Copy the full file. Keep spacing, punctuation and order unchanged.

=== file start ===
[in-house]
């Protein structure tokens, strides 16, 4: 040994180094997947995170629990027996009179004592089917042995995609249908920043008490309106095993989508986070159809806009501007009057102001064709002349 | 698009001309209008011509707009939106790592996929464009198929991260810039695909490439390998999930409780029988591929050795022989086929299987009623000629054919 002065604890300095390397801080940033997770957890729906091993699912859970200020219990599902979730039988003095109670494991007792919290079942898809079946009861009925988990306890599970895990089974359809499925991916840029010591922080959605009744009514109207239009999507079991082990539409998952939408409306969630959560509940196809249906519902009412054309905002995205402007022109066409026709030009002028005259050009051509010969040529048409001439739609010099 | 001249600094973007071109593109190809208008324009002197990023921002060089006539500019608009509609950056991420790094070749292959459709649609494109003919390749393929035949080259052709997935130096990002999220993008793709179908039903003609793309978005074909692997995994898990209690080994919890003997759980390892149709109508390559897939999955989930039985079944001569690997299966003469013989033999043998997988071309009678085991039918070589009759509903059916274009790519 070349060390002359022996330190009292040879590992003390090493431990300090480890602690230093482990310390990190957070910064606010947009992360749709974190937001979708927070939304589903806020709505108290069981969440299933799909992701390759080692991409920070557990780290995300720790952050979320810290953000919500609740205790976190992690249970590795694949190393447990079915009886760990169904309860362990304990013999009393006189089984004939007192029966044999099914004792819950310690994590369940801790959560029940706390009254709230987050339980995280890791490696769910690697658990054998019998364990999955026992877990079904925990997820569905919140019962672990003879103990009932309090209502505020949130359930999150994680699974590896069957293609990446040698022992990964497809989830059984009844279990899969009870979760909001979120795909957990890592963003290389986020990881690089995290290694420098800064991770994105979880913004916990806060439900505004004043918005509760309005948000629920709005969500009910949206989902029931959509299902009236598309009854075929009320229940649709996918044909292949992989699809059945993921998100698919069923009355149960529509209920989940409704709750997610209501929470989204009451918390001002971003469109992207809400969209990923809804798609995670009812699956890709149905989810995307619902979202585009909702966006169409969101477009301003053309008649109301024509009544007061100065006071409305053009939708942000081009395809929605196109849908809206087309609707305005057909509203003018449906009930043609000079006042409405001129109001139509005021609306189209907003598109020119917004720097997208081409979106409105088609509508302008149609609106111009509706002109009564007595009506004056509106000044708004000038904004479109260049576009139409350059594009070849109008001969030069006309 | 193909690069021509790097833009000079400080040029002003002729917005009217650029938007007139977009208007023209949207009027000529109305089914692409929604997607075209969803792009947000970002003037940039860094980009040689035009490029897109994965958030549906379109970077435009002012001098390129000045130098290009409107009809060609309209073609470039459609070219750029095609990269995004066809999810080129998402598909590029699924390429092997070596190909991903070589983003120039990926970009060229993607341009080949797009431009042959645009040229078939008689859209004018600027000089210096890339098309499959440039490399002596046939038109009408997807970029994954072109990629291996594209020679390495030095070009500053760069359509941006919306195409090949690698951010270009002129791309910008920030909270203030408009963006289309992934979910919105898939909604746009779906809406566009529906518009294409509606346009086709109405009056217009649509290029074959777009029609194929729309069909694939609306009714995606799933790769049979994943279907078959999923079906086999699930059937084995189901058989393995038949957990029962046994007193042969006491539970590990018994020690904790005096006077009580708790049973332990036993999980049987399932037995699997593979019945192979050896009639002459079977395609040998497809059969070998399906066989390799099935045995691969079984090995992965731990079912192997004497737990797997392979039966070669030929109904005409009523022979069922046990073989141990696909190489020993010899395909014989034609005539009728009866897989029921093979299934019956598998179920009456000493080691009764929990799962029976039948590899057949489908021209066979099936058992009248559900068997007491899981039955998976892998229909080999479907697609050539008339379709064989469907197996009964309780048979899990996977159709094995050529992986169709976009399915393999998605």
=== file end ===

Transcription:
[in-house]
């Protein structure tokens, strides 16, 4: 040994180094997947995170629990027996009179004592089917042995995609249908920043008490309106095993989508986070159809806009501007009057102001064709002349 | 698009001309209008011509707009939106790592996929464009198929991260810039695909490439390998999930409780029988591929050795022989086929299987009623000629054919 002065604890300095390397801080940033997770957890729906091993699912859970200020219990599902979730039988003095109670494991007792919290079942898809079946009861009925988990306890599970895990089974359809499925991916840029010591922080959605009744009514109207239009999507079991082990539409998952939408409306969630959560509940196809249906519902009412054309905002995205402007022109066409026709030009002028005259050009051509010969040529048409001439739609010099 | 001249600094973007071109593109190809208008324009002197990023921002060089006539500019608009509609950056991420790094070749292959459709649609494109003919390749393929035949080259052709997935130096990002999220993008793709179908039903003609793309978005074909692997995994898990209690080994919890003997759980390892149709109508390559897939999955989930039985079944001569690997299966003469013989033999043998997988071309009678085991039918070589009759509903059916274009790519 070349060390002359022996330190009292040879590992003390090493431990300090480890602690230093482990310390990190957070910064606010947009992360749709974190937001979708927070939304589903806020709505108290069981969440299933799909992701390759080692991409920070557990780290995300720790952050979320810290953000919500609740205790976190992690249970590795694949190393447990079915009886760990169904309860362990304990013999009393006189089984004939007192029966044999099914004792819950310690994590369940801790959560029940706390009254709230987050339980995280890791490696769910690697658990054998019998364990999955026992877990079904925990997820569905919140019962672990003879103990009932309090209502505020949130359930999150994680699974590896069957293609990446040698022992990964497809989830059984009844279990899969009870979760909001979120795909957990890592963003290389986020990881690089995290290694420098800064991770994105979880913004916990806060439900505004004043918005509760309005948000629920709005969500009910949206989902029931959509299902009236598309009854075929009320229940649709996918044909292949992989699809059945993921998100698919069923009355149960529509209920989940409704709750997610209501929470989204009451918390001002971003469109992207809400969209990923809804798609995670009812699956890709149905989810995307619902979202585009909702966006169409969101477009301003053309008649109301024509009544007061100065006071409305053009939708942000081009395809929605196109849908809206087309609707305005057909509203003018449906009930043609000079006042409405001129109001139509005021609306189209907003598109020119917004720097997208081409979106409105088609509508302008149609609106111009509706002109009564007595009506004056509106000044708004000038904004479109260049576009139409350059594009070849109008001969030069006309 | 193909690069021509790097833009000079400080040029002003002729917005009217650029938007007139977009208007023209949207009027000529109305089914692409929604997607075209969803792009947000970002003037940039860094980009040689035009490029897109994965958030549906379109970077435009002012001098390129000045130098290009409107009809060609309209073609470039459609070219750029095609990269995004066809999810080129998402598909590029699924390429092997070596190909991903070589983003120039990926970009060229993607341009080949797009431009042959645009040229078939008689859209004018600027000089210096890339098309499959440039490399002596046939038109009408997807970029994954072109990629291996594209020679390495030095070009500053760069359509941006919306195409090949690698951010270009002129791309910008920030909270203030408009963006289309992934979910919105898939909604746009779906809406566009529906518009294409509606346009086709109405009056217009649509290029074959777009029609194929729309069909694939609306009714995606799933790769049979994943279907078959999923079906086999699930059937084995189901058989393995038949957990029962046994007193042969006491539970590990018994020690904790005096006077009580708790049973332990036993999980049987399932037995699997593979019945192979050896009639002459079977395609040998497809059969070998399906066989390799099935045995691969079984090995992965731990079912192997004497737990797997392979039966070669030929109904005409009523022979069922046990073989141990696909190489020993010899395909014989034609005539009728009866897989029921093979299934019956598998179920009456000493080691009764929990799962029976039948590899057949489908021209066979099936058992009248559900068997007491899981039955998976892998229909080999479907697609050539008339379709064989469907197996009964309780048979899990996977159709094995050529992986169709976009399915393999998605």